With that prospect in mind, last year TIME entered into negotiations with the Port Authority of New York and New Jersey, the regional agency that built the original World Trade Center and likewise owns the new one, to gain exclusive access to the antenna-spire that tops the new tower. Our aim was to take an unprecedented 360-degree interactive image from the topmost point of what is now the tallest building in the western hemisphere.

After months of back and forth, we were granted access. Then TIME partnered with Gigapan, a tech startup based in Portland, Ore. Beginning with crude bar-napkin sketches and eventually moving to mechanical engineers working in AutoCAD and then to welders in Asheville, N.C., an eight-month process of design and construction resulted in a 13-ft.-long aluminum jib calibrated to adhere to the base of the beacon at the top of the tower’s 408-ft. spire. To that rotating arm was attached a Canon 5D Mark II with a 100-mm lens. Over a five-hour span of orbital shooting on Sept. 28, 2013, the camera produced 567 pictures that were then stitched together digitally into a single massive—and zoomable—image of everything the eye can see in all directions. This is how that amazing image came to be.

See the image and read the full story.

TIME Airlines

Travelers: It’s About Damn Time Airlines Toughened Up Baggage Policies

Lester Lefkowitz—Getty Images

United is ratcheting up stricter carry-on baggage rule enforcement, and the result is that more passengers will be hit with fees. To which many travelers say: Wonderful!

This week, word has quickly spread about United Airlines’ crackdown on passengers who attempt to bring oversized carry-ons onto planes. Airline staffers have begun zealously enforcing existing carry-on rules. They’re taking much closer looks at the bags being rolled and carried onto planes, and if a bag appears like it might exceed the official carry-on size limits–9 inches by 14 inches by 22 inches, including handles and wheels—it’ll be measured. If your bag is over the limit, you’ll be sent back to the ticket counter, where the bag must be checked and a $25 fee must be paid.

As the Associated Press pointed out, “Some travelers suggest the crackdown is part of a larger attempt by United to collect more fees.”

Surely, there’s some truth there. The root of the carry-on problem, after all, comes from the advent of airlines charging fees for checked bags. As soon as checked luggage fees became standard, passengers naturally started trying to circumvent the charge by traveling only with carry-ons—which, of course, have been stuffed to the brim and perhaps above the official size limit because these customers were skipping checked bags (and checked bag fees). So yeah, United’s crackdown is a direct way to stop customers from circumventing baggage fees.

(MORE: Airport Confidential: Inside the Strange World of Airline Cancellations)

United says the initiative isn’t at all a money grab, however. “The stepped-up enforcement is to address the customers who complained about having bags within the size limit and weren’t able to take them on the plane,” United spokesman Rahsaan Johnson said. “That is solely what this is about.”

Cue legions of travelers rolling their eyes.

The truth is that while consumers understand most baggage polices—United’s new enforcement initiative included—are about increasing revenues for airlines, something has changed in traveler attitudes over time. With the exception of a few carriers (JetBlue and Southwest, notably), checked baggage fees are the industry standard. Once viewed with outrage and disgust, the fees are now perceived as being a mildly annoying inevitability. If only because they’ve been around for so long, baggage fees tend to be viewed as more acceptable, and even as more reasonable, year after year.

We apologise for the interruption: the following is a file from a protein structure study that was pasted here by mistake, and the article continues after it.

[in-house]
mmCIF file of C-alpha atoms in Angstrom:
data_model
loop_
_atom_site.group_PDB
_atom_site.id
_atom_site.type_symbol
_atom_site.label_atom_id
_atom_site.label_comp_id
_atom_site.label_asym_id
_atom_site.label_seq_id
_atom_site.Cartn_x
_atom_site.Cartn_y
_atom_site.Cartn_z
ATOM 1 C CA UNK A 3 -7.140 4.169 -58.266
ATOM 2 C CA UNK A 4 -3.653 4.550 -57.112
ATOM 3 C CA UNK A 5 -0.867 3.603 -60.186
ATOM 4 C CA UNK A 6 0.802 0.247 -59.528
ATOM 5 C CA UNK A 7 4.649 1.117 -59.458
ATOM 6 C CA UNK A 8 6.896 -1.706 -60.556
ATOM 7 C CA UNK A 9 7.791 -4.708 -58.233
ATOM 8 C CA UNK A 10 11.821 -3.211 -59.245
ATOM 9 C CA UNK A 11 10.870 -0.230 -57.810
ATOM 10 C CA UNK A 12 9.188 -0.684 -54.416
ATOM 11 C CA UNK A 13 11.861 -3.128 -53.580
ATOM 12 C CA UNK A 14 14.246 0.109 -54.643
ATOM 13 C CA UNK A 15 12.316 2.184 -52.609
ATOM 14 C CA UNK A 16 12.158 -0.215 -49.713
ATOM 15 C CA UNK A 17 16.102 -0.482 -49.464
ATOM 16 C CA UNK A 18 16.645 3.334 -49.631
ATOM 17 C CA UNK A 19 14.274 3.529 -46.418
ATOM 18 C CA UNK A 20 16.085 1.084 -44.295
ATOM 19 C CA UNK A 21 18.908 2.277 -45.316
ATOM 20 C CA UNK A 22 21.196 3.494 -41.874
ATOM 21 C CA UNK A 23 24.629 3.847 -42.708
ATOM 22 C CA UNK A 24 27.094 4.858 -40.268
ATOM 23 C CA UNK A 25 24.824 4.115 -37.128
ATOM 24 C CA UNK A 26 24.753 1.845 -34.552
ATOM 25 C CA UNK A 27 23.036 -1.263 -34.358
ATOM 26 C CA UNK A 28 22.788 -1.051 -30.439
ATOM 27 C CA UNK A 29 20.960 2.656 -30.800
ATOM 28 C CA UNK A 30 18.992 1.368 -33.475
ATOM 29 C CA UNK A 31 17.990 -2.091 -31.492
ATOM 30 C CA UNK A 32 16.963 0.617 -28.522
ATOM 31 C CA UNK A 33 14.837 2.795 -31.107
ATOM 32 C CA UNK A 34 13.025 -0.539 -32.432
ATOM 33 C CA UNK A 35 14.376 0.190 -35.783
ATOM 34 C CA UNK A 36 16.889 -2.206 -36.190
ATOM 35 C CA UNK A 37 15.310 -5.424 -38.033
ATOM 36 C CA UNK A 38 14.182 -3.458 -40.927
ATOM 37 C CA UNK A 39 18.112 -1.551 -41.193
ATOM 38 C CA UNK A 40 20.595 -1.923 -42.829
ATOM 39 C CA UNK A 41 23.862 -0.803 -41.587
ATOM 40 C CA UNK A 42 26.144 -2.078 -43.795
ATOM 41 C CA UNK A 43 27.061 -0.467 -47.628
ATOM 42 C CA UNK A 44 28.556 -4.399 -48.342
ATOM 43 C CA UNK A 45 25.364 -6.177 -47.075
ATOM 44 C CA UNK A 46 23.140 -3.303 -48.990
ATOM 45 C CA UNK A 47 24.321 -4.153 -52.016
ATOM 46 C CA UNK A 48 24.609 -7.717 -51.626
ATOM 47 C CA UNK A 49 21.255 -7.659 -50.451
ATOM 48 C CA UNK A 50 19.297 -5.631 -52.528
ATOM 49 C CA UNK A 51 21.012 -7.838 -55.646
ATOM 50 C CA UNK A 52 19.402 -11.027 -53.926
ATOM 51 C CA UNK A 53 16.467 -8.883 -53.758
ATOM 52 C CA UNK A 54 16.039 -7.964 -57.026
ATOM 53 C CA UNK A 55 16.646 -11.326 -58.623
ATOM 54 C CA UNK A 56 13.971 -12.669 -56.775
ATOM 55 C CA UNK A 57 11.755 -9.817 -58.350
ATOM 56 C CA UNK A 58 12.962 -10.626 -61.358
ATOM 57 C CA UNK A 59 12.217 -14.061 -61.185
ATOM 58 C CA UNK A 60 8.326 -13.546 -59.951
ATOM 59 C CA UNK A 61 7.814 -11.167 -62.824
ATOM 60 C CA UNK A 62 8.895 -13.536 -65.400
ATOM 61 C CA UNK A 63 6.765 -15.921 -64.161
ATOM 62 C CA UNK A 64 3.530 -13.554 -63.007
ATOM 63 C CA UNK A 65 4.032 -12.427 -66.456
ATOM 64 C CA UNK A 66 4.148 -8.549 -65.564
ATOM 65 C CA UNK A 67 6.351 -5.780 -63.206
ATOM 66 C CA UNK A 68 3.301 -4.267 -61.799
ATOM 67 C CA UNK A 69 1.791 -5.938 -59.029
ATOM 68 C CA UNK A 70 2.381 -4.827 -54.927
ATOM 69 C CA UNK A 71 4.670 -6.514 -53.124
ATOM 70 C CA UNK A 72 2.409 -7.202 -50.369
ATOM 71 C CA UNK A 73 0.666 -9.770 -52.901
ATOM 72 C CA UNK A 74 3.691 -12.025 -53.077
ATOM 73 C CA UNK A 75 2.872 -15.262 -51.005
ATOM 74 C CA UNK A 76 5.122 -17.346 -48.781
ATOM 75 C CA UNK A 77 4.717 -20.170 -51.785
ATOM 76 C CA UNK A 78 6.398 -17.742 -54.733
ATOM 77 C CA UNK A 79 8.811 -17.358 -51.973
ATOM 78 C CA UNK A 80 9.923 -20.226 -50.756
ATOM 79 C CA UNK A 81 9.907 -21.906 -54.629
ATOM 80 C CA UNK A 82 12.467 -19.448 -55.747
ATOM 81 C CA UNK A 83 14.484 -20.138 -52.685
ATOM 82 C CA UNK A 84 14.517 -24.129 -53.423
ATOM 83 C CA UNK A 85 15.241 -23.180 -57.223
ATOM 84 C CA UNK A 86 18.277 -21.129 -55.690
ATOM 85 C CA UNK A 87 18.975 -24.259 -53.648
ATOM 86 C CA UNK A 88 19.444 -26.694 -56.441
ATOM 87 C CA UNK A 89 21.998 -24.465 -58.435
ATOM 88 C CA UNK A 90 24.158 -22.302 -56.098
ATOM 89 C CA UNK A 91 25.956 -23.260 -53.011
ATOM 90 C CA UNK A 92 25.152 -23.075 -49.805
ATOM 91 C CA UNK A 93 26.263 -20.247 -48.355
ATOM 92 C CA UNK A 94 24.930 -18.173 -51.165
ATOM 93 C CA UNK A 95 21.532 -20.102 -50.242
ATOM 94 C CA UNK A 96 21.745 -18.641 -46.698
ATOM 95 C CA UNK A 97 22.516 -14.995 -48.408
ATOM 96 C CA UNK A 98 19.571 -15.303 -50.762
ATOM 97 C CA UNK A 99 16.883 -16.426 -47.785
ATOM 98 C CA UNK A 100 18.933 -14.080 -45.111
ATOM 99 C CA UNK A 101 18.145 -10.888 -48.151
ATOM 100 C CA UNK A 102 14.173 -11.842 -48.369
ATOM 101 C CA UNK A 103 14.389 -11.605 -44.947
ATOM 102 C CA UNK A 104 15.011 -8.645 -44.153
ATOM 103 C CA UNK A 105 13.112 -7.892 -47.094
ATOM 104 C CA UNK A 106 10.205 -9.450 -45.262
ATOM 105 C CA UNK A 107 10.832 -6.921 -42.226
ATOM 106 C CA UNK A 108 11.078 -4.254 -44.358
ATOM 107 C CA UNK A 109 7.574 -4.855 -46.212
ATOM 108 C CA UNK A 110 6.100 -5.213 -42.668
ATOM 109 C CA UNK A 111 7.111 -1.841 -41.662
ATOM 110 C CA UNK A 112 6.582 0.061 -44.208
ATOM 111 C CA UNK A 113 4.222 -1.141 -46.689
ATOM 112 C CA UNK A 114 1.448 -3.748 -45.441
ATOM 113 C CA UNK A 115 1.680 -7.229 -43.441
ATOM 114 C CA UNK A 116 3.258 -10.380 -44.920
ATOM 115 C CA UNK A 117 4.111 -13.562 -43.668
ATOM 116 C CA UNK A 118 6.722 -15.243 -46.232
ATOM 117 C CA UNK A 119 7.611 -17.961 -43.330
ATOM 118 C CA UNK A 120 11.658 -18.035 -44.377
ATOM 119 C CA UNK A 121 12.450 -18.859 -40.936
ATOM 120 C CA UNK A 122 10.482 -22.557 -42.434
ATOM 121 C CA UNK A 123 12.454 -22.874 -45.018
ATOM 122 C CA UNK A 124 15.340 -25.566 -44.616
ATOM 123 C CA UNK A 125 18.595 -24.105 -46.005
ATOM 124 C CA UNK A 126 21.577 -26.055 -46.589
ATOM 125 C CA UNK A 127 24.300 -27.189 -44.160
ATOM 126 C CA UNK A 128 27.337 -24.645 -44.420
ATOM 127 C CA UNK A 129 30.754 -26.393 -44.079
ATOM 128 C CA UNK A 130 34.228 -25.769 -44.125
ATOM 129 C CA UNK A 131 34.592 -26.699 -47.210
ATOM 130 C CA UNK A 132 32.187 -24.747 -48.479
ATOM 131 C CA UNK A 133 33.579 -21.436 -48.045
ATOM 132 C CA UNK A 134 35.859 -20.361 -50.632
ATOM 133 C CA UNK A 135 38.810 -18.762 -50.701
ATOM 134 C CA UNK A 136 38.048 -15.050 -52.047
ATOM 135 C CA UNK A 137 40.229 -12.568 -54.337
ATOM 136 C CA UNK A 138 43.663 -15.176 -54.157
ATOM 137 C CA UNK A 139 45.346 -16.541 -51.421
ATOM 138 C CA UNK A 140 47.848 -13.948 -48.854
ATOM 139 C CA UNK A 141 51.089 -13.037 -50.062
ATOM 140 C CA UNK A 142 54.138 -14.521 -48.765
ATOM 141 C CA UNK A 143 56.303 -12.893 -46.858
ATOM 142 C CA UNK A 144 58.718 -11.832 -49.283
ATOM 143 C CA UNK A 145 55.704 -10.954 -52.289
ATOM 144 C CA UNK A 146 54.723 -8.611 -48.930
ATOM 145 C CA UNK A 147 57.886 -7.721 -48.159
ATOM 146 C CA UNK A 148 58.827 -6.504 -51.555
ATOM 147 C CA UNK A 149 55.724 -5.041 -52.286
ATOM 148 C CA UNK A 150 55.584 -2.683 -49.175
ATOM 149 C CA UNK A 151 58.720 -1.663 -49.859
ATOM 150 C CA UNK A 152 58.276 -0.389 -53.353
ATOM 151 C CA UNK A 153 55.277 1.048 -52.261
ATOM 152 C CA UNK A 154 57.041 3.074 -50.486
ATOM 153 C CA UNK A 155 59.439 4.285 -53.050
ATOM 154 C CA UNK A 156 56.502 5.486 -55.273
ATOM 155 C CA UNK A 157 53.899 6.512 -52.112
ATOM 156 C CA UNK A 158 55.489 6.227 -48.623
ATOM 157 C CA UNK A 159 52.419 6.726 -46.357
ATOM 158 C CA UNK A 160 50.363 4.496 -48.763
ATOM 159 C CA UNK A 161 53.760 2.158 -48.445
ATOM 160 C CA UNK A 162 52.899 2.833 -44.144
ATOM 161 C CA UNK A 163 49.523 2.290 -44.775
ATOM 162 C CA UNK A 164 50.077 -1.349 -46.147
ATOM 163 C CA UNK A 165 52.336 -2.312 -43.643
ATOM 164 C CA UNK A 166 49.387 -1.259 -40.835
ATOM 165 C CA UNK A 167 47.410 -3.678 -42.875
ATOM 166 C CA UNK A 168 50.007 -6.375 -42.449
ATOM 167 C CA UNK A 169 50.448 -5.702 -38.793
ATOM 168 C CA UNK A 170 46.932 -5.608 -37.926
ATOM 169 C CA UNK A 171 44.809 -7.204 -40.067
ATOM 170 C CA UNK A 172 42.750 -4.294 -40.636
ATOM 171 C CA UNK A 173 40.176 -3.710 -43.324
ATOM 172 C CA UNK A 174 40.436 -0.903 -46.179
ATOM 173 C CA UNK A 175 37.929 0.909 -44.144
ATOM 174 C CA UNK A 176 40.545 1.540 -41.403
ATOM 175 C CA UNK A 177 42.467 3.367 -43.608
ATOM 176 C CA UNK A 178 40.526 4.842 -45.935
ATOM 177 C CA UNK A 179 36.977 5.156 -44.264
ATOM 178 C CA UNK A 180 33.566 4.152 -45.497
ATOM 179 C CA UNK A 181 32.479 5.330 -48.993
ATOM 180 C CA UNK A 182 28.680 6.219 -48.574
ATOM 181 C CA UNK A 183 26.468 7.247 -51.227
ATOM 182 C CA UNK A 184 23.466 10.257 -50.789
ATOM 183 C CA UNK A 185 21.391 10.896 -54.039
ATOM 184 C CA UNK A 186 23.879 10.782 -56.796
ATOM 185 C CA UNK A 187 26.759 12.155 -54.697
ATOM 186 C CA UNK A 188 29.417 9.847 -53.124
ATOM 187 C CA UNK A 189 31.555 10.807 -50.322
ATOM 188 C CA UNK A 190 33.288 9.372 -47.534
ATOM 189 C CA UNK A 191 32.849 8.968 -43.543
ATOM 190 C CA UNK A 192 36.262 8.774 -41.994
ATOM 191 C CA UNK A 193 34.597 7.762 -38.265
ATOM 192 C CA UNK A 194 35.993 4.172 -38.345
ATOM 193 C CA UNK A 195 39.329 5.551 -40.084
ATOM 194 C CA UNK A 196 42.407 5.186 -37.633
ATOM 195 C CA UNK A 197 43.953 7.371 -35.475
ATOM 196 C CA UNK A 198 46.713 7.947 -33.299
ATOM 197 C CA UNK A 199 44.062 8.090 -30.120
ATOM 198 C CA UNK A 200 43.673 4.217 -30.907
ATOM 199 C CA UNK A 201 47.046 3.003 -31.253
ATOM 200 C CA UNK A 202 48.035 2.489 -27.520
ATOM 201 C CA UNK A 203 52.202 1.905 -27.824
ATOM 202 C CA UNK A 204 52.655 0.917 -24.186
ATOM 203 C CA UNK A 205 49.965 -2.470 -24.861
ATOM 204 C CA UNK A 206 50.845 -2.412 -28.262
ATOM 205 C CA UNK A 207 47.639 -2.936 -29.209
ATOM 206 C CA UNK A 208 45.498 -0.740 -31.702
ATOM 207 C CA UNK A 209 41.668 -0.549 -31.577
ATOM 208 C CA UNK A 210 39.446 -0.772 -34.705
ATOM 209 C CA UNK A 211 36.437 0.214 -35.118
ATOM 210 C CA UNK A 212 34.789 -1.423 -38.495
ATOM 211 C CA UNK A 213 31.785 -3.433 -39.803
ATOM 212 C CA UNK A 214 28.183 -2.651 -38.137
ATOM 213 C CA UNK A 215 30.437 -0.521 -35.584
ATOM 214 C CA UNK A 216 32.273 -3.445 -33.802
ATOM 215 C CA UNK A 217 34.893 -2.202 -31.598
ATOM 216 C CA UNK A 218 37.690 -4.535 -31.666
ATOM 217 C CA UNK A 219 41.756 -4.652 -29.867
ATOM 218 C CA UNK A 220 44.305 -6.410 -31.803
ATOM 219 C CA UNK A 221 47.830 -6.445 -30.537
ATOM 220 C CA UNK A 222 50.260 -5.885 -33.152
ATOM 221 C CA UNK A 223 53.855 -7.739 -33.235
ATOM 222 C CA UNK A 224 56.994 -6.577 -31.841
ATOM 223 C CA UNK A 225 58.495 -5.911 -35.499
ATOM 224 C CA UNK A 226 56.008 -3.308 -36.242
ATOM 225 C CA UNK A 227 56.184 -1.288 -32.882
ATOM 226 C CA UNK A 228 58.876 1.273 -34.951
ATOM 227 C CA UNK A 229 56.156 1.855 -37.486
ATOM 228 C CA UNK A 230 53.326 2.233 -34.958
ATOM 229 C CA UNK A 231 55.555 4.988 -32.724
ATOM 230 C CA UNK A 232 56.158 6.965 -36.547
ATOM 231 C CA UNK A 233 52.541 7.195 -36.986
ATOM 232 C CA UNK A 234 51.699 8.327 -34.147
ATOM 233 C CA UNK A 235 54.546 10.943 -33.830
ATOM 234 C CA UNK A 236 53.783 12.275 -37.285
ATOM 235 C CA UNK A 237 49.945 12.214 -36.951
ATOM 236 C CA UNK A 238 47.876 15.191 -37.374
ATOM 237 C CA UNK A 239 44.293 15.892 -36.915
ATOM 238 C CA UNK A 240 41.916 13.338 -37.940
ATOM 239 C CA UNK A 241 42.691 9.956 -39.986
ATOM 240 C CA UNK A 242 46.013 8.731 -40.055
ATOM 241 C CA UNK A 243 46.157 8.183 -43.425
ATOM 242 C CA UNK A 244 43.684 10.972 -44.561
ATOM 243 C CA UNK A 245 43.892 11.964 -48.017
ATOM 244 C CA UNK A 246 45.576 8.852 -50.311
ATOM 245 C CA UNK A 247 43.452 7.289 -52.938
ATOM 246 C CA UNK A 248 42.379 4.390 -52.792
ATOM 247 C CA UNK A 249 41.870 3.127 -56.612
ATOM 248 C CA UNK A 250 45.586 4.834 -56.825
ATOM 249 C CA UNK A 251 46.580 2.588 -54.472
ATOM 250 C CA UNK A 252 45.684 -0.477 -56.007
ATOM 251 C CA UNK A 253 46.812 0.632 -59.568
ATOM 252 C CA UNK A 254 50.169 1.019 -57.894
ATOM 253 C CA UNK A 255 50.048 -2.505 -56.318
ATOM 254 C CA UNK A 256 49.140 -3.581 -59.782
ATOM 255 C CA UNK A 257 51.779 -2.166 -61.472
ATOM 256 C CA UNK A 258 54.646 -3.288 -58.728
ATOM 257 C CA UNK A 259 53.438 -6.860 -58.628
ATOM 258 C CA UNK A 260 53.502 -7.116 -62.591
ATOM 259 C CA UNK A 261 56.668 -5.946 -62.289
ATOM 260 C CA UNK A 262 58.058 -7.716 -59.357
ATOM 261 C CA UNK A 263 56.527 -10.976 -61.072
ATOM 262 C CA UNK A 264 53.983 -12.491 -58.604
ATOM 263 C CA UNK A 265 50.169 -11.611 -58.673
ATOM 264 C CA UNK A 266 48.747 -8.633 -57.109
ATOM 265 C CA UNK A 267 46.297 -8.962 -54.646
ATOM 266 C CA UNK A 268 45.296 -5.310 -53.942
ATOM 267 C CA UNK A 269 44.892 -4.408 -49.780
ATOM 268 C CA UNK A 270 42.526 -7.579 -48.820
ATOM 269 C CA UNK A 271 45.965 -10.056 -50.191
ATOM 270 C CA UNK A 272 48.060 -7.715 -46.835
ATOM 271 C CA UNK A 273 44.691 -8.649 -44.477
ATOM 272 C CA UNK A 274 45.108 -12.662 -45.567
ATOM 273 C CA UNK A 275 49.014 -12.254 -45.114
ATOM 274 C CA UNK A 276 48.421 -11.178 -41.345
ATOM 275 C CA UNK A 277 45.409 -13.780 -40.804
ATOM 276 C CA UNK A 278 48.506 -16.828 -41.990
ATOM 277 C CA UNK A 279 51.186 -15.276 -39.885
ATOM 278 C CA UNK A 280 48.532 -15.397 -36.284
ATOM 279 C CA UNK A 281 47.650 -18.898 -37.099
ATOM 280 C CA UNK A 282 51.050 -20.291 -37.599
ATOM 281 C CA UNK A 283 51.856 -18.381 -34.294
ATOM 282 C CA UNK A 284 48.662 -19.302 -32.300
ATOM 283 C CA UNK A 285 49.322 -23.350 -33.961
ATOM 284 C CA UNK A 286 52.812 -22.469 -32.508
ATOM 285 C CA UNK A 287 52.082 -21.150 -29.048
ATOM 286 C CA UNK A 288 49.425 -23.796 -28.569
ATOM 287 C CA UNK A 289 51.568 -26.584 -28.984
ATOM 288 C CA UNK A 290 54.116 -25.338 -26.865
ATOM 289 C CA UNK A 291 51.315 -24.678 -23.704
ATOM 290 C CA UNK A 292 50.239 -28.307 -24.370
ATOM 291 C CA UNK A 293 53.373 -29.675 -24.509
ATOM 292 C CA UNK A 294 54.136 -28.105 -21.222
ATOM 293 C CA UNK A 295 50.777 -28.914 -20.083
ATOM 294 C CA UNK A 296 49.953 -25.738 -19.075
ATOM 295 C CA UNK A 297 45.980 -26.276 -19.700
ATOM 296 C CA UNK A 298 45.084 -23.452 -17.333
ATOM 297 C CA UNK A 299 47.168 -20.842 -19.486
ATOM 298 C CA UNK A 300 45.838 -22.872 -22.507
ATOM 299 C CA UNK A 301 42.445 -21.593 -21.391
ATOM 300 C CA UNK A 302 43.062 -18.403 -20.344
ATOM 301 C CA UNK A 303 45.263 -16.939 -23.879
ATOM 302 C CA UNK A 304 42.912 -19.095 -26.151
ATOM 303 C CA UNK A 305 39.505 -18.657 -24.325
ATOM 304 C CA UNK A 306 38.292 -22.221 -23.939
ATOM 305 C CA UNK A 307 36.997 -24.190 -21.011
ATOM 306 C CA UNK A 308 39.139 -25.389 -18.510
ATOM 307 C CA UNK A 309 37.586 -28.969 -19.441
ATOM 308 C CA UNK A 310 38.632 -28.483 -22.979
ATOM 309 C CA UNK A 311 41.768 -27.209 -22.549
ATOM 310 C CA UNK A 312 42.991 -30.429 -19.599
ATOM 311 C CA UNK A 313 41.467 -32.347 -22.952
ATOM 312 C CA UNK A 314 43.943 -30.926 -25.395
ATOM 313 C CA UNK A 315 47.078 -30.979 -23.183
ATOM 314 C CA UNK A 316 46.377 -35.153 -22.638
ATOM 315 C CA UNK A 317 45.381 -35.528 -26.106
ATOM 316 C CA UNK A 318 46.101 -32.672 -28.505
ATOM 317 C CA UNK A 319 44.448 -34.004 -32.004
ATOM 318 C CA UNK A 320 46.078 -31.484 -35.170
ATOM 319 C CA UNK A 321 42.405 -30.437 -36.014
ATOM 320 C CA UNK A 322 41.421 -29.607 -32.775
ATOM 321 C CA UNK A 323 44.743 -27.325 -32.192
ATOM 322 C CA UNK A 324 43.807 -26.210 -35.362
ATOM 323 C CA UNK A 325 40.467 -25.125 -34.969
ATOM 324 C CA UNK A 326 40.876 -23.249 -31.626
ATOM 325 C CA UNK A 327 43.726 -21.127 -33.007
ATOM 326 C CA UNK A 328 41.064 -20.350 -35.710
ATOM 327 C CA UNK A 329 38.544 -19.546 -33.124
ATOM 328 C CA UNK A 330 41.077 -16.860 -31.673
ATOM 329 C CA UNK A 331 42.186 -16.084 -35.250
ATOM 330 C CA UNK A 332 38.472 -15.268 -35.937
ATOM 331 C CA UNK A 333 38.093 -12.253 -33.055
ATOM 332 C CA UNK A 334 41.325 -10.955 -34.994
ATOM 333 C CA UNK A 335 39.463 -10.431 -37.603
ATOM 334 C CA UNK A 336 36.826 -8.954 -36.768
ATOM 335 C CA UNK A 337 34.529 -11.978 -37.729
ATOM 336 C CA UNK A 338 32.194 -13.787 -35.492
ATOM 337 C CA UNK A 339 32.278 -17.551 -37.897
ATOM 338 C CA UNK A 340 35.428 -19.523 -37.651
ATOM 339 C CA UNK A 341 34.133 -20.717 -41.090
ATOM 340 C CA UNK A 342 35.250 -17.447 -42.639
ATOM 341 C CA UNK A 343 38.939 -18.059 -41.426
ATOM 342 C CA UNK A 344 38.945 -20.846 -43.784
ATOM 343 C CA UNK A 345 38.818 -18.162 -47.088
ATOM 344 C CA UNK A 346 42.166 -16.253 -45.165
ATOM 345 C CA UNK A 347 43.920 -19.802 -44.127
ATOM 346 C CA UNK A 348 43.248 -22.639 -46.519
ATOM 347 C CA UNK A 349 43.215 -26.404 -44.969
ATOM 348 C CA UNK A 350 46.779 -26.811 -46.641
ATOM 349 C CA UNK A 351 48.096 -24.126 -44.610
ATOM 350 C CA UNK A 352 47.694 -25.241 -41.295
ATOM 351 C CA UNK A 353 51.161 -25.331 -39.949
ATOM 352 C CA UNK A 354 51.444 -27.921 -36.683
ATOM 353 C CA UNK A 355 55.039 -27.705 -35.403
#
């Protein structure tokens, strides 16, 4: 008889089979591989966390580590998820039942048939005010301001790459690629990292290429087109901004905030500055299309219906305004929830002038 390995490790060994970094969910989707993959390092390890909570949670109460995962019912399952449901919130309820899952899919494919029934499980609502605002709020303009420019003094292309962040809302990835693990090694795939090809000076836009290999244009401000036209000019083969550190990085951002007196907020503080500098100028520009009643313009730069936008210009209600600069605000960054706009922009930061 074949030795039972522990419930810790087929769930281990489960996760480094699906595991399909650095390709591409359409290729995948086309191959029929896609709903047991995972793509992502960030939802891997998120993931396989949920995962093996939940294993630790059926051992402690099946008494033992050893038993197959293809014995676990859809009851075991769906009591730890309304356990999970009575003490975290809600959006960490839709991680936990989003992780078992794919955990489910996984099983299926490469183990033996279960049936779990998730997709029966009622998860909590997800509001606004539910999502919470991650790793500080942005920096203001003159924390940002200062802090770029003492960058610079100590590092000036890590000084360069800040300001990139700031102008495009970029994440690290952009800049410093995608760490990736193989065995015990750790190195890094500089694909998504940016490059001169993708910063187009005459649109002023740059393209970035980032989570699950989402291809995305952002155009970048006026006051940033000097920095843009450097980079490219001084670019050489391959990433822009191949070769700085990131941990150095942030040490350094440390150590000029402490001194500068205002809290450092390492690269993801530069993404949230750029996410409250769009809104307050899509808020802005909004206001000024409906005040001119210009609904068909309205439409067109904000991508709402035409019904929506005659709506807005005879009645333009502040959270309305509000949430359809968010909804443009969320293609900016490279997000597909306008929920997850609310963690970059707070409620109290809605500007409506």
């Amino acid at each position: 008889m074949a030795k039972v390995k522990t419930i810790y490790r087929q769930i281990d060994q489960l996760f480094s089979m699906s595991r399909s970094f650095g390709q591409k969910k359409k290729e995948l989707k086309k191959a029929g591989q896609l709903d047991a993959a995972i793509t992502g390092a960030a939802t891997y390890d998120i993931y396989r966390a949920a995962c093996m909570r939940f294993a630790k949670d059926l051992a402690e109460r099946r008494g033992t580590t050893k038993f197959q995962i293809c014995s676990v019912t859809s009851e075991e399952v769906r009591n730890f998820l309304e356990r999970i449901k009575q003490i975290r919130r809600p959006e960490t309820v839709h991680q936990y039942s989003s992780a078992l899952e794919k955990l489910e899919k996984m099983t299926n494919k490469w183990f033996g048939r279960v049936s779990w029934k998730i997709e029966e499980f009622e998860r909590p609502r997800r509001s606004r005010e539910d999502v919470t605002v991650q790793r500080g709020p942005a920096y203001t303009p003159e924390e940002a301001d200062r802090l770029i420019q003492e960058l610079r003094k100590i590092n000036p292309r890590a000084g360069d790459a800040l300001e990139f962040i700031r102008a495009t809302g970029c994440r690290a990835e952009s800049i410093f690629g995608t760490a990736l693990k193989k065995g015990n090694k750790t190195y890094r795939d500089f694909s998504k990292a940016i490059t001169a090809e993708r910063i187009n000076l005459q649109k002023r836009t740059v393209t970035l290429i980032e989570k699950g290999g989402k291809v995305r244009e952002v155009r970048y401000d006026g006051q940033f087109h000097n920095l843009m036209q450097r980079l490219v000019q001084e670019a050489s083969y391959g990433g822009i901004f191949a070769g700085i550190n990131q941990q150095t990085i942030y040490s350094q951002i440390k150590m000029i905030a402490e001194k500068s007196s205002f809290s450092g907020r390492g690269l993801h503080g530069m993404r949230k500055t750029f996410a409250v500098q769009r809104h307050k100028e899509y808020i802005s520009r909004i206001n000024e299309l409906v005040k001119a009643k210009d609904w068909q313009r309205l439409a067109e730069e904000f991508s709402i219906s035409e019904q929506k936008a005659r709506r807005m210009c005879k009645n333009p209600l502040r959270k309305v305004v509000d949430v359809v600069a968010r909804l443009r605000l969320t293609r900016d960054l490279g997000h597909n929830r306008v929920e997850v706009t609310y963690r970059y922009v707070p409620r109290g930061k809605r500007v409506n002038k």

And now, after years of dealing with baggage fees—and after years of dealing with fellow travelers circumventing the fees by breaking carry-on limits, hogging the overhead bin space, and generally making the boarding process a time-consuming nightmare—many airline passengers are actually welcoming United’s get-tough initiative with open arms. Well, at least the kinds of diehard travelers who are regulars on flying forums are doing so.

More than two years ago, a lively FlyerTalk thread begging United to “Start enforcing friggin carry-on bag limits!” in order to make boarding faster and easier for everyone. A more recently launched FlyerTalk discussion concerning the expected stricter enforcement of carry-on rules as of March 1 was largely greeted happily by travelers. “Hopefully they do start enforcing,” one commenter stated. “People need to stop bringing their fridge with them.”

At a TripAdvisor forum on United’s move, commenters chimed in with many “It’s about time” sentiments, as well as some sarcasm and mock outrage. “I am boarding a UA flight shortly and I think this is outrageous,” one comment reads. “How dare they enforce their published rules?”

(MORE: After Two Frigid Months for Auto Sales, Dealerships Are Desperate for Buyers)

“I think I’m with the camp of folks who think it is about time something is done,” one traveler who started a nuanced discussion of the issue at a Fodors forum explained. “But then, I always check at least one large suitcase, sometimes two, and I am a 1K with United so my checked bags go for free.”

That last bit is especially important. Folks who travel all the time and/or who have sufficiently high frequent flier status to not have to pay the usual baggage fees tend to be more welcoming of United’s initiative, and understandably so. Casual travelers, on the other hand, are probably more likely to see the move as yet another confusing and unfair tactic aimed at getting more of their cash. As a post at The Points Guy summed up, the potential problems of United’s stricter policies include poor disclosure, the likelihood of inconsistent enforcement, and also the likelihood that the change may slow boarding further because more passengers will be measuring their bags and arguing with airline employees.

When the United Hub website first announced the airline would be tweaked with the goal of “an easier all-around boarding process, and a friendlier flight,” one blunt commenter offered the succinct thought:

“This is just a ploy to take more money for things that have been free.”